Monday, April 15, 2013

Life of a Poet - Robert Cameron Hazelton

I have an Oldie-Goldie for you today, kids. Not old in years, but long in membership! Bob  Hazelton has been a loyal and faithful participant at Poets United from its very beginnings. He calls himself, and his blog,  an Average Poet, but we beg to differ. For this visit, we are flying cross-country to New York state. As we pull up out front, at Bob's, I hear guitar music, and there's Bob, in his back yard, playing some of his own tunes.


Poets United: Bob, so nice to sit down with you, finally! You must be the soul of patience, waiting so long for an interview! Your last interview, by Robb Lloyd, was in 2010!!!! Will you bring us up to date – where you live, who you share your life with?


Bob: Well, I live in a small town called Amsterdam, located in upstate NY, it's a pretty rural area about 30 miles outside of Albany, the capital. My wife's name is Emma and we have a couple dogs called Milo and Chachi. She has three daughters, who all work at our small breakfast/lunch diner that we own.

Me and Em

Poets United: A family business - the American dream! It's hard work, though, I know. Where did you grow up? 

Bob:  Yes, I was born in Albany, but right before I started school we moved to an old country house situated among the many farms that used to dot the land all around Amsterdam. Many of my friends were from farming families and I knew how to milk a cow before I was seven. The land had apparently been part of a large orchard in the past, and many apple trees survived to share their ruby orbs with us, and also one pear tree. It was truly idyllic and some days I miss it terribly, but life goes on.


P.U.: Was there someone in your childhood who believed in you, encouraged you to dream? 

Bob: As far as belief and support, the main person was my mother. She was a nurse and used to always say I had doctor's hands. She and her mother Abbey and step dad Frank were word wizards, always reading and playing marathon scrabble matches. When I was older and my parents had split, my mom and I would play Boggle for hours - her boggle game is one of the few things I kept from her stuff after she died. I also miss her terribly.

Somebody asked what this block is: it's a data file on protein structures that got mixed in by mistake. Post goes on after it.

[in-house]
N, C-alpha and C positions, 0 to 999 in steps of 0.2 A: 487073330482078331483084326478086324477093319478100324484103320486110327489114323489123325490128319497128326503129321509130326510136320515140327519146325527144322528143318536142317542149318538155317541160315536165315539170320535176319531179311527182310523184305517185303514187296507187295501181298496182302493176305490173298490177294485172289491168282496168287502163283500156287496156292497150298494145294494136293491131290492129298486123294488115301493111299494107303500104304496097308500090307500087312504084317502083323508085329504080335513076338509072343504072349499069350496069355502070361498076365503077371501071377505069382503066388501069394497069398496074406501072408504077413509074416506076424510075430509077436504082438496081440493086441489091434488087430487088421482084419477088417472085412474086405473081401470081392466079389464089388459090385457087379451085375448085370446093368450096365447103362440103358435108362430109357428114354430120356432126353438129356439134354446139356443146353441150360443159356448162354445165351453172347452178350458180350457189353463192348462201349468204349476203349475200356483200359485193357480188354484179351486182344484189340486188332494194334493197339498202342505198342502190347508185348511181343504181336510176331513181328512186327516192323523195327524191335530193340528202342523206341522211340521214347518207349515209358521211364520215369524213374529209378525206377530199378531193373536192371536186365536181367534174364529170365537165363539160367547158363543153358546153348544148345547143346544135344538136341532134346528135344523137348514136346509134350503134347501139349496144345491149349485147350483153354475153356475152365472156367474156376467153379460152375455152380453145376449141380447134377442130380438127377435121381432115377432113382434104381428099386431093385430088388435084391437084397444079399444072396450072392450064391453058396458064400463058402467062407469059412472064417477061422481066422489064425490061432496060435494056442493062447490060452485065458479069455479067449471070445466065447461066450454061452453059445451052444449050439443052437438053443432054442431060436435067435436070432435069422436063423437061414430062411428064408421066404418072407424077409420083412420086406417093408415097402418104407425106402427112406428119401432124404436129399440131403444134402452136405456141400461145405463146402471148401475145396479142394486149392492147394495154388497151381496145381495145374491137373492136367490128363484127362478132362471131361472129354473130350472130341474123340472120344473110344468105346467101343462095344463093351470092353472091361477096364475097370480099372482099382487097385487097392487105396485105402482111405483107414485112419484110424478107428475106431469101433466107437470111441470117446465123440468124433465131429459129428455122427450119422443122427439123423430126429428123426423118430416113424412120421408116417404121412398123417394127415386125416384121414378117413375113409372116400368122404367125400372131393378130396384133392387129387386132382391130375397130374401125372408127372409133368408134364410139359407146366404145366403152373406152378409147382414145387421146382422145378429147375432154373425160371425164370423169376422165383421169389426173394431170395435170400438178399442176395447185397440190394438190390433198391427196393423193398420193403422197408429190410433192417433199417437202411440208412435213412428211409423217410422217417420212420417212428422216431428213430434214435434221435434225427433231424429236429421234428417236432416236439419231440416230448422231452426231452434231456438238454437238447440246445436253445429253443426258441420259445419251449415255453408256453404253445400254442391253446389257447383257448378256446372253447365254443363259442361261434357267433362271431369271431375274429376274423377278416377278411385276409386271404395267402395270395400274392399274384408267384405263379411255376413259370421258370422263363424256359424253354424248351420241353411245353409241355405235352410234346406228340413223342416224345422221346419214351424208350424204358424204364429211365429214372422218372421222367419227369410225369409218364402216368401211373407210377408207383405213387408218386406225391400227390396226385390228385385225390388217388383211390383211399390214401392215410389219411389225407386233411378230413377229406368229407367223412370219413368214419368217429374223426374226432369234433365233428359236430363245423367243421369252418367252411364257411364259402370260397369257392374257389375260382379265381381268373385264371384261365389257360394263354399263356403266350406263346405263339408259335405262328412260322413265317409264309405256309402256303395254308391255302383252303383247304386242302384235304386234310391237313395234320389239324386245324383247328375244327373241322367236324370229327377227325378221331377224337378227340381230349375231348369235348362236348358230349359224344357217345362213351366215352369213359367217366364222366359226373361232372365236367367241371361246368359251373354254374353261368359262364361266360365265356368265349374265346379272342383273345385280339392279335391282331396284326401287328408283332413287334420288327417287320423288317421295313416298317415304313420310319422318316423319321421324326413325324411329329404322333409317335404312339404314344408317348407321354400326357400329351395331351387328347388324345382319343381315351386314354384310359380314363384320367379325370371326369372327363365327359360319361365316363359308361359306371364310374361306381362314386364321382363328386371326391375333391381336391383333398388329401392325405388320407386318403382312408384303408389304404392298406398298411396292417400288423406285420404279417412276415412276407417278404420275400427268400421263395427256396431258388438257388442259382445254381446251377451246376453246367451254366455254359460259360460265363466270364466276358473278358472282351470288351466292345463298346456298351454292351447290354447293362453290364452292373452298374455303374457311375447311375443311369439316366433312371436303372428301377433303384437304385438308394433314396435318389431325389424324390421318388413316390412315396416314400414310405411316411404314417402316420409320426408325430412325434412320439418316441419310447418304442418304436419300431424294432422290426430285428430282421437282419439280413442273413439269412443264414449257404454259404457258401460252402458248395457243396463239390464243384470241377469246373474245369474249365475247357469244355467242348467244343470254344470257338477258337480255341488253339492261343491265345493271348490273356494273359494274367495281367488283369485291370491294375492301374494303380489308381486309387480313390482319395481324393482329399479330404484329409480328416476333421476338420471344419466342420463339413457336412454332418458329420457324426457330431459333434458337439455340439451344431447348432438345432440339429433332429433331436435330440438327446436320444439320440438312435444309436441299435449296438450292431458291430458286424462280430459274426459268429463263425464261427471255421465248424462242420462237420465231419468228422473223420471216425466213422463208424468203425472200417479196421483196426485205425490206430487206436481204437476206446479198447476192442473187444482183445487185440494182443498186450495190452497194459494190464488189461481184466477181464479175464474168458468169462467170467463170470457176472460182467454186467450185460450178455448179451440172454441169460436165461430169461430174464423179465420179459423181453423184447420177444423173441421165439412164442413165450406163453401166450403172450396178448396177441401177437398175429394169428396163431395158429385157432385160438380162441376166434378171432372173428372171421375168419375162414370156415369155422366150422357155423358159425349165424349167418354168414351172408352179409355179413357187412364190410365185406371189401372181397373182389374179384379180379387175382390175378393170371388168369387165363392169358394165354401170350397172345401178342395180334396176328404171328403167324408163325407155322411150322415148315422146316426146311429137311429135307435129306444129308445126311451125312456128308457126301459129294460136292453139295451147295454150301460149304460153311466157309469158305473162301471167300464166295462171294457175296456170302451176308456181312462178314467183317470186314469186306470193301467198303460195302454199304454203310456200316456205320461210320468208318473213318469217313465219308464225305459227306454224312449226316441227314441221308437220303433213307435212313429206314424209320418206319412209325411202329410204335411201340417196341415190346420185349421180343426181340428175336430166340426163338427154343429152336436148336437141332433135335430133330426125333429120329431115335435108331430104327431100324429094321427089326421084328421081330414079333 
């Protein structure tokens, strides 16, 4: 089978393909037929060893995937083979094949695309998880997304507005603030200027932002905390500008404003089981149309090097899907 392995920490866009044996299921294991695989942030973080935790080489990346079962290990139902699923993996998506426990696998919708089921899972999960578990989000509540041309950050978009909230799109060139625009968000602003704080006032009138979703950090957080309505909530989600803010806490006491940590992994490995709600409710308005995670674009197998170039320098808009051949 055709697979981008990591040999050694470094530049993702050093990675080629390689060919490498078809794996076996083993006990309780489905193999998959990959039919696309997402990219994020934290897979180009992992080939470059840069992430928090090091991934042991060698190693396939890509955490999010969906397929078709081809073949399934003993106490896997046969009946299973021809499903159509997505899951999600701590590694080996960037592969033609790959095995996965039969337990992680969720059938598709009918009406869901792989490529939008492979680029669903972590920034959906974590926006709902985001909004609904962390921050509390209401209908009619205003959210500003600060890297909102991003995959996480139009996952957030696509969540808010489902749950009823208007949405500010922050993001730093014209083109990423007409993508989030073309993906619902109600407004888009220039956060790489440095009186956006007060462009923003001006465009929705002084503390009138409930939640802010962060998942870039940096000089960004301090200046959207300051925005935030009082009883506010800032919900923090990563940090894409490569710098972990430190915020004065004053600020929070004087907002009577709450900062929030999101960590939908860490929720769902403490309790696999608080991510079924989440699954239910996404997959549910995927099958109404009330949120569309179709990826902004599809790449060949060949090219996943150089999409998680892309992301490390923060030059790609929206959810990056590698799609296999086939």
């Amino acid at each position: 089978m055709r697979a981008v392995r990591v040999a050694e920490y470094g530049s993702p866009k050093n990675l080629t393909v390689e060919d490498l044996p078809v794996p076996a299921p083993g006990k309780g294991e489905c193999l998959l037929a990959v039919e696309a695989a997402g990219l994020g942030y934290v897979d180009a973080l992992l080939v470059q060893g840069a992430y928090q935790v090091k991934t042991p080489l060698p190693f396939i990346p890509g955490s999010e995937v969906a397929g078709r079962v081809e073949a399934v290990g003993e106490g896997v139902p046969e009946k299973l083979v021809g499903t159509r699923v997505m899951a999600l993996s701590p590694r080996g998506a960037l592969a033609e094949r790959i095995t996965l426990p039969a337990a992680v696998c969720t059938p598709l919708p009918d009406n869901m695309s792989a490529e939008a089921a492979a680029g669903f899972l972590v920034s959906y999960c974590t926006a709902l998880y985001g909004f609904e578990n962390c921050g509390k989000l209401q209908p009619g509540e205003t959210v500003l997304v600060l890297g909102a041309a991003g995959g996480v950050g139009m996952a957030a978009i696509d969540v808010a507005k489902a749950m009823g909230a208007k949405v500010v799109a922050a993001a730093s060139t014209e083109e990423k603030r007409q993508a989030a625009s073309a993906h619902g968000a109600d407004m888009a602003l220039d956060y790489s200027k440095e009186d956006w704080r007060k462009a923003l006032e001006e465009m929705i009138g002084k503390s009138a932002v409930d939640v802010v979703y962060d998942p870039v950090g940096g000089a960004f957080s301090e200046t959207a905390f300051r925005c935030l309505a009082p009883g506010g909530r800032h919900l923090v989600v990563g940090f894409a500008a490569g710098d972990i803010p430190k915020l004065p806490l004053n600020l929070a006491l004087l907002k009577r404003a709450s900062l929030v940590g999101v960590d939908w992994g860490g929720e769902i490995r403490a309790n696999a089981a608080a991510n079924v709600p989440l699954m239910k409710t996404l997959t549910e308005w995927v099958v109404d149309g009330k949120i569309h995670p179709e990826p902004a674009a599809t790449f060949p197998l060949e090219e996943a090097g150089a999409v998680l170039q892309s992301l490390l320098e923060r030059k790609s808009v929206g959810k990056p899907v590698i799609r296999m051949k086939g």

Poets United: Bob, I was very moved by this poem you wrote for your mom:

Happy Mother's Day
Mother, you gave life to me
and taught me how to truly see,
you coaxed compassion's bloom to grow
within the heart you helped me sow.

Mother, words could never say
the pain I felt (through you) that day
and how each waking moment since
I've seen your body thrash and wince.

Mother, you instilled in me
the faith to know that good will be
so on this day my mind can rest
content that you're in heaven, blessed.

Westin, the special grandson 
I'm always writing about

Poets United: That is just so touching, Bob.  I also love the poems you write about your little grandson. It sounds like he really lights up your life, as grandkids tend to do. Just look at the trust in those bright eyes!


You're the son I never had
the sun that keeps me warm
and though I'm not your dad
whenever dark clouds form
I'll be your shield.

There's nothing you can't be
you're so talented and smart
and everyone (like me)
will be swayed by the heart
you cutely wield.

The life I've pursued
wasn't always worthwhile
but my faith is renewed
when blessed by your smile
and I am healed.

Poets United: Beautiful, kiddo. There is nothing like a small child's smile, to restore our spirits and give us hope. Which came first for you – music or writing? Which has, over the years, become your mainstay?  

Bob: I remember the first story I ever wrote was in third grade; it was about the spooky cemetery behind the church we attended. My teacher was amazed and gave me a big A but I really didn't start to write regularly until high school. That was also when I wrote my first songs with my friend Joe. (I didn't play guitar yet). 

After a brief stint in the navy, I finally sat down and learned how to play, and then I wrote a bunch of songs. I even recorded one of mine with the ex-guitar player for Shania Twain. I almost had a chance in NY city years ago, but that's another story. At this point my poetry has been my focus, too many fakes in the music biz for me.

Poets United: Do you still perform your music publicly? 

Bob:  Yes I play in a 3 piece band and we currently have 3 songs I wrote on our song list, which we are planning on recording this year.